Earth Imaging Journal: Remote Sensing, Satellite Images, Satellite Imagery
Breaking News
Velodyne Lidar Commends NHTSA Plan to Update NCAP
SAN JOSE, Calif.-Velodyne Lidar, Inc. (Nasdaq: VLDR, VLDRW) today commended...
Colorado Department of Transportation Mandates ProStar’s Precision Mapping Solution
BOULDER, Colo.- ProStar Holdings (“ProStar” or the “Company”) (TSXV:MAPS)...
Barbara J. Ryan steps up as the Executive Director of the World Geospatial Industry Council
Amersfoort, The Netherlands – The World Geospatial Industry Council (WGIC)...
Release of Free Magnetic Declination Diagram Service
St. Paul, Minnesota – SharedGeo is pleased to announce...
Release of Free Magnetic Declination Diagram Service
St. Paul, Minnesota – SharedGeo is pleased to announce...

S/O 2015

October 1, 2015

September/October TOP STORIES

Click the above link to see the top stories from the last few months (in terms of traffic on the Earth Imaging Journal Web site). These listing categories reflect key coverage areas of this publication.

September 28, 2015

September – October 2015 Table of Contents

LiDAR data—if collected, analyzed and disseminated to local residents and policy makers—can be invaluable in mapping landslide hazards. In turn, such mapping can greatly help mitigate the consequences of landslides. After the Oso disaster, interest in landslide hazards grew significantly in Washington as well as Oregon, California and other mountainous states.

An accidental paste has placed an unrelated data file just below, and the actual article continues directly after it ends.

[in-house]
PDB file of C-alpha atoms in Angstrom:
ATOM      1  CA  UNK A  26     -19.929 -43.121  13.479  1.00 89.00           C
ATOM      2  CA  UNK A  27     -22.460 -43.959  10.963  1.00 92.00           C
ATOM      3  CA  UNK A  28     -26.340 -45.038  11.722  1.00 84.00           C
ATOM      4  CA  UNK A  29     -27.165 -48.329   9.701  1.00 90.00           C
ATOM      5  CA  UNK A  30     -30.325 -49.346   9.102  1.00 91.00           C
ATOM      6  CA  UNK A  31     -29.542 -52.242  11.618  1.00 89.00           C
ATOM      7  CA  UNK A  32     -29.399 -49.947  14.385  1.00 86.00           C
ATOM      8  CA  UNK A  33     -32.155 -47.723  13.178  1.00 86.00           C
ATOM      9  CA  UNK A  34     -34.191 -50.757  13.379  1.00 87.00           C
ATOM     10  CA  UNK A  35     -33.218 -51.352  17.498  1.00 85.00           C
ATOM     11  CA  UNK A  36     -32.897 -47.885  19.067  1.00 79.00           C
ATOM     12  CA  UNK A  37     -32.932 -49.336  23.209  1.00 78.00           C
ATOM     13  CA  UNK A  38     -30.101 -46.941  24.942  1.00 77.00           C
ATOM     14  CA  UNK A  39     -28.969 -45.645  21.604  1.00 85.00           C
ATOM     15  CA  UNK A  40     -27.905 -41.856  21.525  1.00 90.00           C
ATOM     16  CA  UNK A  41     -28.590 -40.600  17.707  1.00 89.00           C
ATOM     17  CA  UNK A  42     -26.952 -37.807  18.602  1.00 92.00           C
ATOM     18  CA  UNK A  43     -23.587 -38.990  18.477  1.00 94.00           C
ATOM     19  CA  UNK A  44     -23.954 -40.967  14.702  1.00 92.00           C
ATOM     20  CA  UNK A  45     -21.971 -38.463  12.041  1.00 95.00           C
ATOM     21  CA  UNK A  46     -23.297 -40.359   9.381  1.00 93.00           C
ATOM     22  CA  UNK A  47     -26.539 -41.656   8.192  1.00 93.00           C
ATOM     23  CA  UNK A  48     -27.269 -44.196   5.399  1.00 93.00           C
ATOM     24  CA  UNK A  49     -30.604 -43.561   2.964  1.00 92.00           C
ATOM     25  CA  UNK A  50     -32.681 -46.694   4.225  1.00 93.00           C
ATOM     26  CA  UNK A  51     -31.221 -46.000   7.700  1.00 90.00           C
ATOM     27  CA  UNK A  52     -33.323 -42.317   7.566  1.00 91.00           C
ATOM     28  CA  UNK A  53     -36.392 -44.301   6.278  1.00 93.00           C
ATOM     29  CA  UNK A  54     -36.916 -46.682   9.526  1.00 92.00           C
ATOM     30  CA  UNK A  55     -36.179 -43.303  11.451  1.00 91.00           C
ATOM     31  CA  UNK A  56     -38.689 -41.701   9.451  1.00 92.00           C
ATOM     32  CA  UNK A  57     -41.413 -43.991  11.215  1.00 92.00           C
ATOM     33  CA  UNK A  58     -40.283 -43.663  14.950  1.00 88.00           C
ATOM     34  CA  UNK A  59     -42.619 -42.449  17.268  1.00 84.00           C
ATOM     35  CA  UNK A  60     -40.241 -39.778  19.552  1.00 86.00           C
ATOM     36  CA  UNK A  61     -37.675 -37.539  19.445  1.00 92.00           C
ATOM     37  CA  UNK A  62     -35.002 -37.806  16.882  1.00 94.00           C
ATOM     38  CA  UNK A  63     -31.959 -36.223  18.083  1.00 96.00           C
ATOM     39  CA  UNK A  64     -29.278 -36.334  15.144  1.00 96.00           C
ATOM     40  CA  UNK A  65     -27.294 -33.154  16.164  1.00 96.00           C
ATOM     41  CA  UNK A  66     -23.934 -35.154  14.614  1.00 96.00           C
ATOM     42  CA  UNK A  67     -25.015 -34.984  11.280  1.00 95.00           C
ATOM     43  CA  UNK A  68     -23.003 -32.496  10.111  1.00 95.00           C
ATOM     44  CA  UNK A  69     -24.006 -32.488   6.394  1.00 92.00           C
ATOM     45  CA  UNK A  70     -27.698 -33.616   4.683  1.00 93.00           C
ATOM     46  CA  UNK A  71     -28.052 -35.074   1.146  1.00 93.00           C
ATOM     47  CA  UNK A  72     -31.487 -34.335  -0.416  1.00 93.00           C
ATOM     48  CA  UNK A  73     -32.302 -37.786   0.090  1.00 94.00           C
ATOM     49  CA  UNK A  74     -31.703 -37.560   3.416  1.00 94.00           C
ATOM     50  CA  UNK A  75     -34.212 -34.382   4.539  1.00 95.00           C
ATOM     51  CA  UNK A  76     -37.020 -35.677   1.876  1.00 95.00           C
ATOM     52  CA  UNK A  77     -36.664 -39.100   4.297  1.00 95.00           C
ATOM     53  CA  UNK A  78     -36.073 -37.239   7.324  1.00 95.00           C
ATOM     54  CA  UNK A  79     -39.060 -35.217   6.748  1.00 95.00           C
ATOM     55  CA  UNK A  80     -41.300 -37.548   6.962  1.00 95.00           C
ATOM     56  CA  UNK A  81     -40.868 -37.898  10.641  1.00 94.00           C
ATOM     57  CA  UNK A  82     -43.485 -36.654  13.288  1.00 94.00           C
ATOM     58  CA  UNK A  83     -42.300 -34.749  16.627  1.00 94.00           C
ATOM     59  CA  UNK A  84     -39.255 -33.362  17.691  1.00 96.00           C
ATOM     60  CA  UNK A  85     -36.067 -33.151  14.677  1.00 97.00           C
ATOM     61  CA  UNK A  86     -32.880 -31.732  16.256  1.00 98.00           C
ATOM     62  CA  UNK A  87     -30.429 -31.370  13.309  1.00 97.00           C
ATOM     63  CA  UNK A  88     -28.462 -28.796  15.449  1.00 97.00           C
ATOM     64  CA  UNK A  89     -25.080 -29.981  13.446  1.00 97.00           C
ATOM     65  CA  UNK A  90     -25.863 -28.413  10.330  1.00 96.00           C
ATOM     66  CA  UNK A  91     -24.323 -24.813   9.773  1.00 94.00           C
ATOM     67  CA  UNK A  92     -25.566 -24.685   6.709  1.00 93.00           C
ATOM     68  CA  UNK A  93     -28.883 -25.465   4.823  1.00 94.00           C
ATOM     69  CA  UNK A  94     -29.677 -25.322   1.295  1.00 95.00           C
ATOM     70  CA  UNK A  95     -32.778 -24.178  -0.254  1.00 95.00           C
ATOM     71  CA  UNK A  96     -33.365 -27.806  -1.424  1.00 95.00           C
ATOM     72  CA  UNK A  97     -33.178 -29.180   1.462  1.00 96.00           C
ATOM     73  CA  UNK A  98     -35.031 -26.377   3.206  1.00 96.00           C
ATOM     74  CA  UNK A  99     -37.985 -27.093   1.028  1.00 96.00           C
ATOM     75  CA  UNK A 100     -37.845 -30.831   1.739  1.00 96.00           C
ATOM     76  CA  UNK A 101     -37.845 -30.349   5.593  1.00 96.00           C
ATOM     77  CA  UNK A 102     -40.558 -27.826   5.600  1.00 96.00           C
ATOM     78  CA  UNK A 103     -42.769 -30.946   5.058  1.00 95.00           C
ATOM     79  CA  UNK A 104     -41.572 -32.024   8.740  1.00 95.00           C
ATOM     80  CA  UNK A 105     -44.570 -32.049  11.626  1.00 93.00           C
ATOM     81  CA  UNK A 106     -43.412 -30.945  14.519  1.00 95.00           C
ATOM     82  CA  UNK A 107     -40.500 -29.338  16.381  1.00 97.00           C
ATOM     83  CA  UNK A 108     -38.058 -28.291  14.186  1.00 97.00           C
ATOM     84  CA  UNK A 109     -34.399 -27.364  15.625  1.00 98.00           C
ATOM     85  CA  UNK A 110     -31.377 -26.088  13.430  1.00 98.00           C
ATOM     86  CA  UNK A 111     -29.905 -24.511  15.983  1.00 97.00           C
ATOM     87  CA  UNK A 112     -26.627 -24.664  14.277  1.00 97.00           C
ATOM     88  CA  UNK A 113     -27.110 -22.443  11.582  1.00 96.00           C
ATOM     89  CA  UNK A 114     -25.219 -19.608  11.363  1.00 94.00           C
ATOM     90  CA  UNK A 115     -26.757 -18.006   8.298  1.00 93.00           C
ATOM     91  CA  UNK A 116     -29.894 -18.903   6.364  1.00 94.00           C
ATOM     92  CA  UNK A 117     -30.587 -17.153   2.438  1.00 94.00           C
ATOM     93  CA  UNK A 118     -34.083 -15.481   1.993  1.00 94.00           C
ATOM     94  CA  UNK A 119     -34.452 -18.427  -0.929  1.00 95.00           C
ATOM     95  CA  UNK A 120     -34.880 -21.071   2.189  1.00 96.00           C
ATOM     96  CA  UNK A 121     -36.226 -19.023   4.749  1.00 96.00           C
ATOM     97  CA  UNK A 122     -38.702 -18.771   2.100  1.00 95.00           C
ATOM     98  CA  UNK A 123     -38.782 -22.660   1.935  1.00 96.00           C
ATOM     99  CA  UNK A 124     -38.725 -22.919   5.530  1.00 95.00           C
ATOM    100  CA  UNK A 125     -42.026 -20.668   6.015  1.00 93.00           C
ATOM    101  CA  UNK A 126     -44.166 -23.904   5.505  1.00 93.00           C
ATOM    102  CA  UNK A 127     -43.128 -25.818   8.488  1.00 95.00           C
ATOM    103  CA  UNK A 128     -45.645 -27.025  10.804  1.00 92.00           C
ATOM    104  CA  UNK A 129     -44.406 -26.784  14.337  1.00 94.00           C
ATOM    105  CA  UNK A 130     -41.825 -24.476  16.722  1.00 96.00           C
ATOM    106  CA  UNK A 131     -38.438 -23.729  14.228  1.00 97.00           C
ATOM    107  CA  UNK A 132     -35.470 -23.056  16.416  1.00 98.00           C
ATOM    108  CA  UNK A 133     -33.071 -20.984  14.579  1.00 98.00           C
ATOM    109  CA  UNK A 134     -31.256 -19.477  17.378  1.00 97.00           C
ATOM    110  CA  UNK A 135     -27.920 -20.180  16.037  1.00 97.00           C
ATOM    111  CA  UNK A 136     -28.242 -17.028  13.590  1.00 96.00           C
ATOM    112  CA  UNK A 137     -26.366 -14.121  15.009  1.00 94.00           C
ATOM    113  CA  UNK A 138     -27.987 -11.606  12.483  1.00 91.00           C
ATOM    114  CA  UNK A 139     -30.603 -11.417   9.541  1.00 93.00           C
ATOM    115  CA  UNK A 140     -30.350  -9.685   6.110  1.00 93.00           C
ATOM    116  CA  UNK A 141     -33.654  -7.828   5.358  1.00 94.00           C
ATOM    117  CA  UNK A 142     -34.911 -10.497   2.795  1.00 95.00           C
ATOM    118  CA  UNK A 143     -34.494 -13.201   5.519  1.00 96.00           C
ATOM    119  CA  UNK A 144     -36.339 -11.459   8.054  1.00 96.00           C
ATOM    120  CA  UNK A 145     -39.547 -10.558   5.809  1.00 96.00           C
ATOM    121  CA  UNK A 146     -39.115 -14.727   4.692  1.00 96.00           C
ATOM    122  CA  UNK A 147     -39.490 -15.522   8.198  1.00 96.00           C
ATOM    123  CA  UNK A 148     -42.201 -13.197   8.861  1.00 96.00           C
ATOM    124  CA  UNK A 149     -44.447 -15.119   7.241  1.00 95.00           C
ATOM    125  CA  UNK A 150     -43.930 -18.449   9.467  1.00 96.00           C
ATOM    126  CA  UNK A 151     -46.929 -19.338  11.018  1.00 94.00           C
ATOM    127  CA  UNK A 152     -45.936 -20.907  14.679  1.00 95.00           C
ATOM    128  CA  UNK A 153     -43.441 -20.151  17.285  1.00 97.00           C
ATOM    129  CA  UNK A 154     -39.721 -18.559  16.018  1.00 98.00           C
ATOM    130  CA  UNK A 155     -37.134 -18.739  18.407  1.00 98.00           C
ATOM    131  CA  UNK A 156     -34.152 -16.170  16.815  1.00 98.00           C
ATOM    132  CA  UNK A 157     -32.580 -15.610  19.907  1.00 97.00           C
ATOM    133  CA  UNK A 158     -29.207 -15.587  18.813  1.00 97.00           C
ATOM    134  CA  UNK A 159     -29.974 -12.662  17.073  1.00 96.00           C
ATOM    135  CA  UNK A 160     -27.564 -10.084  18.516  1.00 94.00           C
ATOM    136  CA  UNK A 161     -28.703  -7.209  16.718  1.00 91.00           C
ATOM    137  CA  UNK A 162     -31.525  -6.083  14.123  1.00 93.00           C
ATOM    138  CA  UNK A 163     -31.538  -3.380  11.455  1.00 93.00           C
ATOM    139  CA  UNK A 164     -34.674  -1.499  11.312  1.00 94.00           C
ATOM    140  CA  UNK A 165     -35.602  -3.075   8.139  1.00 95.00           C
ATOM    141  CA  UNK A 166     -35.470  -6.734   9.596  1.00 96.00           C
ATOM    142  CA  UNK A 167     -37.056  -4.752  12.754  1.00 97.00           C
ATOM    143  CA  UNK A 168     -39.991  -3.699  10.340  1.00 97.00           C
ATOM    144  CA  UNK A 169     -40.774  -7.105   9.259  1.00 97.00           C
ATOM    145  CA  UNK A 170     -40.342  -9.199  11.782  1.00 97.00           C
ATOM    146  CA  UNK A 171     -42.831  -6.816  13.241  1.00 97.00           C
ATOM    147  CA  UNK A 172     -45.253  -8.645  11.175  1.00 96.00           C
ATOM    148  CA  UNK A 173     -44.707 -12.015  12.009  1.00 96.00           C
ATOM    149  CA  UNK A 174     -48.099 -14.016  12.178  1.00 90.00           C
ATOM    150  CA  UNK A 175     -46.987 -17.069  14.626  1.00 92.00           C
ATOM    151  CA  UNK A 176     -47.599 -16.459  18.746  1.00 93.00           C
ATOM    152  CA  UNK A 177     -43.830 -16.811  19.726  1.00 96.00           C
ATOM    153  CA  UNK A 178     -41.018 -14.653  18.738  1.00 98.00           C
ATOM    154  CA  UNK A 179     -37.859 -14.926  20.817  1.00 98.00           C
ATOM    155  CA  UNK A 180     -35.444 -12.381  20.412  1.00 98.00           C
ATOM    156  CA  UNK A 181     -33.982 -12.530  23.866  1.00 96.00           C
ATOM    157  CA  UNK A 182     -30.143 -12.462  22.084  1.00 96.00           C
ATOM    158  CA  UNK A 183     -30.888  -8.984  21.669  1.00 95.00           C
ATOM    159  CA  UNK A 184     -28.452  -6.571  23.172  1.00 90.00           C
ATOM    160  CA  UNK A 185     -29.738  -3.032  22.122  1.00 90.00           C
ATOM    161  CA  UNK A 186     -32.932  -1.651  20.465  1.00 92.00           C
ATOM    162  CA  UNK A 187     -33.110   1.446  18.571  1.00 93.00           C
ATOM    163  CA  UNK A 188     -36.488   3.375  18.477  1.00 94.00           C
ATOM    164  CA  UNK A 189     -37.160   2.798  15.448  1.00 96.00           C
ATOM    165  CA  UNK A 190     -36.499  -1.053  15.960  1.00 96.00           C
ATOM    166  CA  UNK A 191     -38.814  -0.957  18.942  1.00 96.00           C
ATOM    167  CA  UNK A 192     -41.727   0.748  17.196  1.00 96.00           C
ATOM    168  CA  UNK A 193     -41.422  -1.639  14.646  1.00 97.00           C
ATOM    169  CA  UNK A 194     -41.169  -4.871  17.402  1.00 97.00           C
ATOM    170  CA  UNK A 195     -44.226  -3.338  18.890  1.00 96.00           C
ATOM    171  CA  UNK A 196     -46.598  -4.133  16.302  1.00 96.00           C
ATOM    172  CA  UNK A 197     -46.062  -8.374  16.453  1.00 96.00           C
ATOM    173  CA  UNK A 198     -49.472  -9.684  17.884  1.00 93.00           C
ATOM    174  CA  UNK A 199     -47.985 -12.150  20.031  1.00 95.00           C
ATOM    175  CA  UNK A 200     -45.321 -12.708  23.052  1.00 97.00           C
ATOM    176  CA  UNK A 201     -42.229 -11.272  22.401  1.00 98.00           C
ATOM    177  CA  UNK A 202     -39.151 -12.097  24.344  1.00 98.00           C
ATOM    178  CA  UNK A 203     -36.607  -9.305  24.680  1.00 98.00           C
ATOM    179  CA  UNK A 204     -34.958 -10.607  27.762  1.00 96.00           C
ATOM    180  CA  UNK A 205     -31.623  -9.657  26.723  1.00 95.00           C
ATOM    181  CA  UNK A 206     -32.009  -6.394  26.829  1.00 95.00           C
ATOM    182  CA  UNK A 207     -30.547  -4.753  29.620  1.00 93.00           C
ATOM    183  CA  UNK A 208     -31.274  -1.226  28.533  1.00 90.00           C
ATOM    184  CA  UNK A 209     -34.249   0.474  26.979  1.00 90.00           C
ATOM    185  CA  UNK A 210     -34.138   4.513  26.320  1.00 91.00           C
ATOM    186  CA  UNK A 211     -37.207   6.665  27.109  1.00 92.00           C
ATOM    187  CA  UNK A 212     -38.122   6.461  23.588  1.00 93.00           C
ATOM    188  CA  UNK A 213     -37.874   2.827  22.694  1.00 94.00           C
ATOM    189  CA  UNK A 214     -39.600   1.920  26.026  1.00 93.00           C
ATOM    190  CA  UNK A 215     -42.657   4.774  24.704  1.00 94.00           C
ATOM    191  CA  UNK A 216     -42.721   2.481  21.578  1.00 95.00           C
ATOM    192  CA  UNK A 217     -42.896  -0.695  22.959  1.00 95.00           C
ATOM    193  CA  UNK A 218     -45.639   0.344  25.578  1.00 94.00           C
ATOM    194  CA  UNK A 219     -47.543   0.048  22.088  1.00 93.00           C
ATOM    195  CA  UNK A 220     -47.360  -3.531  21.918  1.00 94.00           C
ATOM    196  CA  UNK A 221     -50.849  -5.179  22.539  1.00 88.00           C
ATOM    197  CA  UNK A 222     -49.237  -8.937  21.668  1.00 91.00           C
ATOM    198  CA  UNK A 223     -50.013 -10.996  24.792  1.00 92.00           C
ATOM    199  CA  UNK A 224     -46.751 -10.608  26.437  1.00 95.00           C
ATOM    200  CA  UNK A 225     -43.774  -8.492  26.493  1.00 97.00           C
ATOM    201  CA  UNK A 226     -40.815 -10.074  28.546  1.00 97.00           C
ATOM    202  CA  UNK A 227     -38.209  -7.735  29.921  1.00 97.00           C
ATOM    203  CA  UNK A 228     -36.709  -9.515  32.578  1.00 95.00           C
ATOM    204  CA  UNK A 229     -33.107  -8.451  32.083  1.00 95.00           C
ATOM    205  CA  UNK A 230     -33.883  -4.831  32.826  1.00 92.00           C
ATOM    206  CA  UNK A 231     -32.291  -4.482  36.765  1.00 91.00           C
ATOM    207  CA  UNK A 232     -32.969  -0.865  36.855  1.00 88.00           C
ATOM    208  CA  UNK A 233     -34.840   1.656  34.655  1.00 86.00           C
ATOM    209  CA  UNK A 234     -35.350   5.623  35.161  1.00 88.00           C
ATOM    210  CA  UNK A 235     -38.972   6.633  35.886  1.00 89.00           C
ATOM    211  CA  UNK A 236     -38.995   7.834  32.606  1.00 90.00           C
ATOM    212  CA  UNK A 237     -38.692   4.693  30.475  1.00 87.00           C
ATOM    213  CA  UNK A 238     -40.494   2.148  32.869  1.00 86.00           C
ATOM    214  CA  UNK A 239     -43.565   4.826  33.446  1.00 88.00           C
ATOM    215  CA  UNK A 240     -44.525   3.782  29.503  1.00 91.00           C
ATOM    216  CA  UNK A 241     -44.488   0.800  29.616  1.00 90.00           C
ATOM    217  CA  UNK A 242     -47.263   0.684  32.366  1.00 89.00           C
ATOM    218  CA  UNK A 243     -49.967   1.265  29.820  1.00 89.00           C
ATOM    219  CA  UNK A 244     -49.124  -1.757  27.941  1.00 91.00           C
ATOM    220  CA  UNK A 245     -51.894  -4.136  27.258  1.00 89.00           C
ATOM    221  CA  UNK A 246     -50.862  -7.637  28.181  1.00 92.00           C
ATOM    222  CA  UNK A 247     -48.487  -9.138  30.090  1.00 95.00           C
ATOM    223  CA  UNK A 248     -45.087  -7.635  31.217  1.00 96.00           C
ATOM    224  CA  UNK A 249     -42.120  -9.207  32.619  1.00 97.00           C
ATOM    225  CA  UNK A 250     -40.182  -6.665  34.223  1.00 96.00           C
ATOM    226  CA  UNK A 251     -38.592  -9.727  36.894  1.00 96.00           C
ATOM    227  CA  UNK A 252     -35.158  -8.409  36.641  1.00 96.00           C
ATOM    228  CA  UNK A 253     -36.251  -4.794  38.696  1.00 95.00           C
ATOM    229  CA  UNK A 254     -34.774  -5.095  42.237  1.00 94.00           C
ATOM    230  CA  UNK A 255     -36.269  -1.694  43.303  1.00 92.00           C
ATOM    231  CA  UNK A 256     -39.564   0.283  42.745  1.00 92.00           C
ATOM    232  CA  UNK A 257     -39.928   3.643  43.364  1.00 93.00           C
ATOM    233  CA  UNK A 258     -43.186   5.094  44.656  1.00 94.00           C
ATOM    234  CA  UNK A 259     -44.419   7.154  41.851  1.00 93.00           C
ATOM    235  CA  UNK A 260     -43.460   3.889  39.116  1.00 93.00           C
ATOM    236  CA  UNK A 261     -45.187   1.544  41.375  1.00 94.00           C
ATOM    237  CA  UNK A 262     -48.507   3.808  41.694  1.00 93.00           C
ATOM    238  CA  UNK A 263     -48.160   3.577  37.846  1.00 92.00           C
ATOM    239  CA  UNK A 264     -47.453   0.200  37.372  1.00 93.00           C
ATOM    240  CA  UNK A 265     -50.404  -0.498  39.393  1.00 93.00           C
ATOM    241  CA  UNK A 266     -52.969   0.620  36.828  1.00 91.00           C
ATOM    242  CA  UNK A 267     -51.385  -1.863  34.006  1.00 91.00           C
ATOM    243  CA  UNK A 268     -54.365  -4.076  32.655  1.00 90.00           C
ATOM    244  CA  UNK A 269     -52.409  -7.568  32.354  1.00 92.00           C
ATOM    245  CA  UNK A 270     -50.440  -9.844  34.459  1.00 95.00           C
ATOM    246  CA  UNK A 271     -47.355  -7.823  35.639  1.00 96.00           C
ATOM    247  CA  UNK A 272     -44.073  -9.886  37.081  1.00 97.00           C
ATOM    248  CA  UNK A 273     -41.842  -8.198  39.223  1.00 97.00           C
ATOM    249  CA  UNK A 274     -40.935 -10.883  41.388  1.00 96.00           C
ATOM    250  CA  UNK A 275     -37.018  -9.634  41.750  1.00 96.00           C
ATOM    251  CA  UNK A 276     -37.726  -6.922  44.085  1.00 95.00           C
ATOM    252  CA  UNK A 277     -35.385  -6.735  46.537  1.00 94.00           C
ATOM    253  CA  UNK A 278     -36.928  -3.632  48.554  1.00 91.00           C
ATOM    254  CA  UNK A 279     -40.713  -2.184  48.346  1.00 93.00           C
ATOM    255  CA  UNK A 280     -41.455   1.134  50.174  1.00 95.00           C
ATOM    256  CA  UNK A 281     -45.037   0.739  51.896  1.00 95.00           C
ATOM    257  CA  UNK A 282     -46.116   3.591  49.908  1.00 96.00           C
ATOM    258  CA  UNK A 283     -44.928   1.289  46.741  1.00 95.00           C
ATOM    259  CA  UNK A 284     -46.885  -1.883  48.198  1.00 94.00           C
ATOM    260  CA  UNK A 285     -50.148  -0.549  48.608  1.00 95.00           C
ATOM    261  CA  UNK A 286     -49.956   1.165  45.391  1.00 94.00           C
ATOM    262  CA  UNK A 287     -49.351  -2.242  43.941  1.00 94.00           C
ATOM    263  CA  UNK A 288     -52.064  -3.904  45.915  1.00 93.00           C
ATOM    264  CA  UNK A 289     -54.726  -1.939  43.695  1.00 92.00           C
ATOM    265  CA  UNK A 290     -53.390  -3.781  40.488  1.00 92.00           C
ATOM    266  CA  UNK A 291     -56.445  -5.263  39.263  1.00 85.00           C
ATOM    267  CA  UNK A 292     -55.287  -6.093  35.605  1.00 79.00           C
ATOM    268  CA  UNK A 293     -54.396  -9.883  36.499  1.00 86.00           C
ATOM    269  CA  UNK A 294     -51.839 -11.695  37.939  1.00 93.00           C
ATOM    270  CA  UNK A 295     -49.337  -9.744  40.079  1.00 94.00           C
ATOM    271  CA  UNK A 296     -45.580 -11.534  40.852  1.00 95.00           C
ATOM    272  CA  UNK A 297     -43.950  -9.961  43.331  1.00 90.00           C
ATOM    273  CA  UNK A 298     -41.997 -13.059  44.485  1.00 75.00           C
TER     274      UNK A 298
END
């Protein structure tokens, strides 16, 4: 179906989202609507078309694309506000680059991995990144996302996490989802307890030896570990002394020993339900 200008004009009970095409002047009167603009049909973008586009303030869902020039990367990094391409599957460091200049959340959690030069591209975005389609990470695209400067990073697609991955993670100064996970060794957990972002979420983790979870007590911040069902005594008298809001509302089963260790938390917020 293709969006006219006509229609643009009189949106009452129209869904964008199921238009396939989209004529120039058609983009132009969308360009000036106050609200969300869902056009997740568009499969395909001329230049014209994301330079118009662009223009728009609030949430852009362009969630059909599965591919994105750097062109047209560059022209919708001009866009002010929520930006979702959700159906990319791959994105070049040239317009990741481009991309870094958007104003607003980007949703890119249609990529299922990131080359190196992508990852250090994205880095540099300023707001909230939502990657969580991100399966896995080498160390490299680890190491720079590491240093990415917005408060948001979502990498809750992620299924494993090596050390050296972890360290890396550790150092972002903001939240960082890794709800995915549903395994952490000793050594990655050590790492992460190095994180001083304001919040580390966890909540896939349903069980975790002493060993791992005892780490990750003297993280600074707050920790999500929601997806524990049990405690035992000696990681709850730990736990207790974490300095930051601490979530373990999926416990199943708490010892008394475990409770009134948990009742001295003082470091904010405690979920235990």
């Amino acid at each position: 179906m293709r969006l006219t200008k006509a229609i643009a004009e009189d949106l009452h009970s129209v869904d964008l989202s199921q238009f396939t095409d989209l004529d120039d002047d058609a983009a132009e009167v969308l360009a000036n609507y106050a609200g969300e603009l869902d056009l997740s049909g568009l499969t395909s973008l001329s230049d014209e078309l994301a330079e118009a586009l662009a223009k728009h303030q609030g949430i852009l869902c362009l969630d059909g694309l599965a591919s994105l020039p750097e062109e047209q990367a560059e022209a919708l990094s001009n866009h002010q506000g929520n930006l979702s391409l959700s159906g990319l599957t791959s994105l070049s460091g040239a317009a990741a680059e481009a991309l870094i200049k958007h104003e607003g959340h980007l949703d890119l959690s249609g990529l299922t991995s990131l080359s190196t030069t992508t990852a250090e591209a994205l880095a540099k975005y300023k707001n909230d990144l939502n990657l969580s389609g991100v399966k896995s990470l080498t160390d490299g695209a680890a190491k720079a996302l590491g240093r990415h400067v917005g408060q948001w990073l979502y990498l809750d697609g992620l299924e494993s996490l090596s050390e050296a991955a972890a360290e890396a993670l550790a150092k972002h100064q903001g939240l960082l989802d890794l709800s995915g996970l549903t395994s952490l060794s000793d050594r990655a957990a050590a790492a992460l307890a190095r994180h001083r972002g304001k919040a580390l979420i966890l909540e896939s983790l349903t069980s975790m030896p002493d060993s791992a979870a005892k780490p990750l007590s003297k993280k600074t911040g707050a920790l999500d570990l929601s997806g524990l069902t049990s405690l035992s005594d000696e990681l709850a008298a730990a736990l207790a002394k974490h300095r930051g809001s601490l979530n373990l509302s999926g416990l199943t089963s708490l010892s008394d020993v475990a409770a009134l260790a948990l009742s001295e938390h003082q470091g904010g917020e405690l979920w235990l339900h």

September 28, 2015

SENSOR SPOTLIGHT: TotalSight Flash LiDAR from Ball Aerospace

Ball Aerospace has been actively developing its TotalSight Flash LiDAR system for the last six years. Flash LiDAR works much like a traditional digital camera, with the sensor taking a range and intensity snapshot with each laser pulse.

September 28, 2015

Drones and New Applications for Precision Agriculture

Basic crop scouting from drones provides a major improvement over how field surveys previously were done, and it’s the primary driver for drone-technology adoption. Crop scouts traditionally were employed to walk farm fields to monitor crop condition. This is hot, time-consuming work, and crop scouts have difficulty visiting even a small percentage of a whole field, easily missing problem areas.